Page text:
Early on we are pampered in the greenhouse of life under ideal conditions, initially.
At the time of sprouting, nobody really cares about how, what or whether at all we think or feel. Every progress is welcomed gladly and supported. Everything appears ideal to us, everything is absorbed by us without hesitation, with no protective doubt, nor choice, and no selection.
Quickly, but a bit confused, we adjust as a seedling to the narrowness of the small pot and the unbalanced over‑stimulating flavour of its fostering soil. We adapt to an apparent given situation even it feels unpleasant but is there any choice?
Suddenly, just when we are ready to pass through the exit of the greenhouse, life interferes with knives and secateurs. In the finishing school, without our consent, we are pruned back according to the opinion of society.
Adult knowledge and expectation are crafted onto us for refinement as they understand it, in order to improve us. This crippling action throws us in deep panic. For some time we remain in shock and later in frustration and anger and some never recover.
The scrutiny of grading our intelligence submits us to the criteria of an external yardstick with several parameters. They measure objectively brain activity and attitude determined by the degree we survived this treatment of alleged refinement; how easily we accept the new shoots called culture and etiquette and how readily we place their value above our own experience and desires as the only true and real ones.
With admiration, they stand around this ridiculous curiosity and exhausted monstrosity they call a tree. It looks like a stick, adorned with three waxed leaves and two gigantic polished pieces of fruit. They expose it proudly in exhibitions where it receives medals and awards of excellence.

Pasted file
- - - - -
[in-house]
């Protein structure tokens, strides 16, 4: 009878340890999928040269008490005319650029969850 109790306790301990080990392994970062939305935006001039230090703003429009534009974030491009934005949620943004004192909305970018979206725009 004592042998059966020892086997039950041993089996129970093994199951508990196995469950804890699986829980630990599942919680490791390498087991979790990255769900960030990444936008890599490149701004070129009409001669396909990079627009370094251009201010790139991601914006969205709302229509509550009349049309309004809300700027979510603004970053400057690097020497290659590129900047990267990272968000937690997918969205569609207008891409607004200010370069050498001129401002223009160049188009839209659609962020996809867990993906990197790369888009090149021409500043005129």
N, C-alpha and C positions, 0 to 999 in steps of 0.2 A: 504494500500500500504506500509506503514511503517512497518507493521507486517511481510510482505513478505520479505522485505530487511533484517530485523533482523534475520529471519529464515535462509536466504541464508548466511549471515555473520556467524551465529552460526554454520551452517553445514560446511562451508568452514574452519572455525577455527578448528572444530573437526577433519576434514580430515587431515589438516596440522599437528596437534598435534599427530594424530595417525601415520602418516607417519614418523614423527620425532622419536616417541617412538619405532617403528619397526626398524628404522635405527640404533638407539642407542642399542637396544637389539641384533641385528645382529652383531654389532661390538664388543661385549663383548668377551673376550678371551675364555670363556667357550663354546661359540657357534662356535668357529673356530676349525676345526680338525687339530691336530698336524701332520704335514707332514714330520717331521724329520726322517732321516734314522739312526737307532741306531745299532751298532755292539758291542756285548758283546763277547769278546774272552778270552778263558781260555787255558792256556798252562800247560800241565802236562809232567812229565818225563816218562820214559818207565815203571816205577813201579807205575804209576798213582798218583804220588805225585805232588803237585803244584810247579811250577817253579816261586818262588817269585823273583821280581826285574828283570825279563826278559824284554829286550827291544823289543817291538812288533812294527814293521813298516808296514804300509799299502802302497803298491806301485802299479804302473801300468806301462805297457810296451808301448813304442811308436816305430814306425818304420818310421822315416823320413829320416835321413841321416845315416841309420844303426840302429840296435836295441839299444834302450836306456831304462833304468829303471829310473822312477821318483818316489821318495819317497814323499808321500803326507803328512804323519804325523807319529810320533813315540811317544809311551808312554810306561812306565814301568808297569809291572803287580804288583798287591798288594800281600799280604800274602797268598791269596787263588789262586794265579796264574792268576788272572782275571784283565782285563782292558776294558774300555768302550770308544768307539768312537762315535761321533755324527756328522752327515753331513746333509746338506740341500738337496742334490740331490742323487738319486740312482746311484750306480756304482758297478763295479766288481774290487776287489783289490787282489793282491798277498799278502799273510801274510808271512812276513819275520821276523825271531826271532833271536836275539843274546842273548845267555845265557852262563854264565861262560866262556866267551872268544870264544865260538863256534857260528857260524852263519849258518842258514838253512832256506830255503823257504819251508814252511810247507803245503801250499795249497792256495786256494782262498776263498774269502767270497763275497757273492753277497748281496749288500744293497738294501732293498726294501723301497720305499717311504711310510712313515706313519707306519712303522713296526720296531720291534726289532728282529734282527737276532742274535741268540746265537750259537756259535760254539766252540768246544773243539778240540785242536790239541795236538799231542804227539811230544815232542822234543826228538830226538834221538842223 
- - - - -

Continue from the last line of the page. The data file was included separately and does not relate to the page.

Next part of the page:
The plant’s ability to survive is only guaranteed in a continuous support system for maintenance and supply as offered by a plantation. Under the supervision of a qualified horticulturist, artificial fertilisers, insecticides and crutches are administered.
The end arrives when the woodworm has conquered the soft wood through any lack of resistance and after the collapse when crushed by the self‑inflicted load, to satisfy adopted expectations.
Storms can uproot such trees more easily, when their roots were underdeveloped because all the thriving was directed towards the visible, the far too big crown, and broken because the natural adaptability and elasticity had been lost through striving for a too narrow goal. Moreover, causes for discard are reduced yield because of ageing,
What has happened to those who were sitting in the last row at school, the stranded and the renegades? Those who had not achieved the standards. They were regarded as failures, attention was taken away from them, and they were left to their own devices. As a minority the system ignored them; there was no category, no pigeon‑hole for them. You may find them under ‘Others’.
Some of those others never overcame the hurt and crippling. Some of them live continuously in a dichotomy of indecisiveness, whether to follow their own intuition or aim for the targets they have been taught, always doubting their decision because self-confidence has decayed.
And some of them had managed to wither those alien crafts, their own twigs and branches took over completely, and they began to pursue their own development. They remember the past with a black eye and a wry grin.
A complete return to childlike happiness does not seem possible because the scars of education have hardened the soul too much. But why not trying? They have survived the greatest danger a child can be exposed to, why giving up as an adult? Despair has no foundation.
Perhaps, one found a place in a small vegetable garden on the outskirts of a city. Laughing children play in its shade, singing birds built their nests in his branches and the woodworms have quite a struggle in the hard, knobbly wood. With his roots securely anchored in the ground the elements of nature, wind, heat, storm, snow, and ice are greeted as messengers, cleaners and helpers for growth.